There are advantages and disadvantages to everything in life. As I have ventured into writing more and more, I have found a vast outlet for energies I would otherwise not be able to use. I irrevocably get to let the world know how I feel about a noteworthy musical artist, movie, song or album that moves, shakes and rattles the foundation of my soul. And then there are the days where you are given tickets to a show you would otherwise pass over but have to do in order to get future credentials. So how does one write zealously about something they are not fully occupied in emotionally?
This was the struggle I was dealing with on Friday May 2nd. I had a long week at work and just basically wanted to go home, catch "X-Men 2" and call it a night. However, tickets for the Matchbox Twenty and Sugar Ray show landed in my buddy's lap (not literally) a few hours before the show. So off we were in rush hour traffic, on a Friday no less, to see a few bands that I like, know a few songs, but probably would not go to excessive measures to see live. I have Matchbox Twenty's first album, Yourself or Someone Like You, and it's a damn good album. Almost every song on the album is instantly recognizable and appealing. It was their Thriller, Born In The USA, Achtung Baby, Slippery When Wet, Rumors, etc. The album they will still be playing five or six songs from nightly if they are still touring in twenty years because a generation of people will forever know these songs.
Then there is Sugar Ray...well let's just say, for a long time, I could not stand them. I think lead singer Mark McGrath's ego and presence in interviews was the repellent for me to ever being open minded to them. However, I really dig the song "Falls Apart". Well, I must say, that changed on July 27th and 28th, 2001. Sugar Ray opened two shows at Giants Stadium for Bon Jovi. I was already there early to catch the other opener, Eve 6; otherwise, I would have passed on Sugar Ray. I must say I was congenially stunned with how much energy they brought to the live setting. I was disposed to loathe them and they turned me around and managed to keep 50,000 Bon Jovi fans entertained and even got them on their feet singing along to their songs.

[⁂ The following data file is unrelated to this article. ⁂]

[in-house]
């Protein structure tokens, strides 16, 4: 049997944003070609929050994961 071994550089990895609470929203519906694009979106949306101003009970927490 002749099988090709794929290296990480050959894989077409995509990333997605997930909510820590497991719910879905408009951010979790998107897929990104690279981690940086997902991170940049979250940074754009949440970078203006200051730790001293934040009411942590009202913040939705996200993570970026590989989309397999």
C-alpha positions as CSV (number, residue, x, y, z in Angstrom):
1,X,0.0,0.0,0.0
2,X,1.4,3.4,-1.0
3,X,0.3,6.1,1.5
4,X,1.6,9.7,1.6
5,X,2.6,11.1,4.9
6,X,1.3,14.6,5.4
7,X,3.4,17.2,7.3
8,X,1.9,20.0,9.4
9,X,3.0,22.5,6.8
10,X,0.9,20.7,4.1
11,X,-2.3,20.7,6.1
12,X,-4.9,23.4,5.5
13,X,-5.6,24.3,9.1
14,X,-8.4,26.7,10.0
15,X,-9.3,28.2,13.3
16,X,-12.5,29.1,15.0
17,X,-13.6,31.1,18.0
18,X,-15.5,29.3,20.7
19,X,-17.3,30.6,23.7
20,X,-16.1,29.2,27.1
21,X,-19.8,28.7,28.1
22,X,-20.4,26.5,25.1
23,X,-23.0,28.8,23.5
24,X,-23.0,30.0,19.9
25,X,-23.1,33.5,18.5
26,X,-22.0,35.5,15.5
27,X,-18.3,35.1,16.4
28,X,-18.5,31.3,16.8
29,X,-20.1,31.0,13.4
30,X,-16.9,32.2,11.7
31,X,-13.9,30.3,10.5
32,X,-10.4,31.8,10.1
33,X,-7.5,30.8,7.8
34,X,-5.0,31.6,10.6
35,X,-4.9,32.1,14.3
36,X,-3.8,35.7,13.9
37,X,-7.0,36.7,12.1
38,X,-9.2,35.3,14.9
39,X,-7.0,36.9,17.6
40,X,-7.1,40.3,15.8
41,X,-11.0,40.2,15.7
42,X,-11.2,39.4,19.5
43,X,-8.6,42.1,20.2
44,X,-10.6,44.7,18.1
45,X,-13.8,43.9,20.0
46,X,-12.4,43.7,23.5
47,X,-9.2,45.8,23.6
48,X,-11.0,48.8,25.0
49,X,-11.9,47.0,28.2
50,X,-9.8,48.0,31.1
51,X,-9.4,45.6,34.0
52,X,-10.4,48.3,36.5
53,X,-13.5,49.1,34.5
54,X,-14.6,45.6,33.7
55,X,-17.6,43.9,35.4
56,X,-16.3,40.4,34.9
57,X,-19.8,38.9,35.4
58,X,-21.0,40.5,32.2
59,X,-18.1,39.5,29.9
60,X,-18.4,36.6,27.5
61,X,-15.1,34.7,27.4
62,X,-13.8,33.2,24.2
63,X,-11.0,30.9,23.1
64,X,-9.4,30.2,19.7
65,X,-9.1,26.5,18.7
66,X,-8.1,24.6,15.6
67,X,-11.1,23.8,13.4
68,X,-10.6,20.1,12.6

This brings us back to the congestion we are dealing with on the Kennedy Expressway as we make our way to the United Center. We arrive, get our credentials and I go to the seats while my friend Rob takes his trusty camera to the pit where he will be shooting all three bands. First up is Maroon 5. They are a new and upcoming band with whom I bet you will be hearing from a lot in the future. Their twenty-five minute opening set had energy and they managed to keep those who had showed up early entertained. I have a friend who actually forked over $45 for tickets to the show just to see Maroon 5. The lead single, "Harder To Breathe", has a catchy groove to it that is different to most other songs on radio today, received a very warm reception from the Chicago crowd. As they ended their brief set, I could see the band has promise, but we will have to wait and see if they do something with the buzz and build on it, or simply waste away into oblivion being nothing more than a one hit wonder.
Next up was Sugar Ray and once again, they bowled me over. They played a slew of their hits, ("When It's Over", "Every Morning") and some new songs from their upcoming album In The Pursuit Of Leisure ("Mr. Bartender"). For me the two highlights were "Falls Apart" and "Answer The Phone", they are austere relationship songs performed with immense certainty by singer Mark McGrath, his voice exerts vast sentiment and takes the songs to a level much higher than that of just pop songs, but ones with illustrious emotion, force and feeling. I know what you are thinking...I can't believe I am actually poetic prose about Sugar Ray either. To their credit, they will one day put out a "Greatest Hits" disc and it will become their best selling album. They have a cluster of really high-quality pure pop songs that people enjoy, even if they are guilty pleasures. The band has a new album coming out in June, and they managed to work the new songs into this set quite well. The stage had a bar set up on it, to add to the mood of the party atmosphere, which helped the rapport the band had with the audience. We saw them as ordinary guys just hanging out on a Friday night. They even were able to get the 9,000 people in attendance to thrust their fists in the air along with a new unheard song before they launched into The Ramones "Blitzkrieg Bop"...while it does not hold a candle to the original, they get points for trying one of punks true masterpieces. The set ended with an extended version of "Fly" which found McGrath running to the back of the arena, standing on a chair with a fan and singing the chorus back and forth with her. OK, even if you want to find Sugar Ray insufferable, you would have been impressed with their act. Too often in recent years, I don't feel that younger bands give all of themselves in their performances, whereas Sugar Ray went above and beyond my expectations so much that if the stars ever align and they play a headline show, who knows, I may check it out. As Sugar Ray left the stage, the crowd waited patiently for Matchbox Twenty to make their presence known. One problem, in the two hour set that followed, they never really made it known.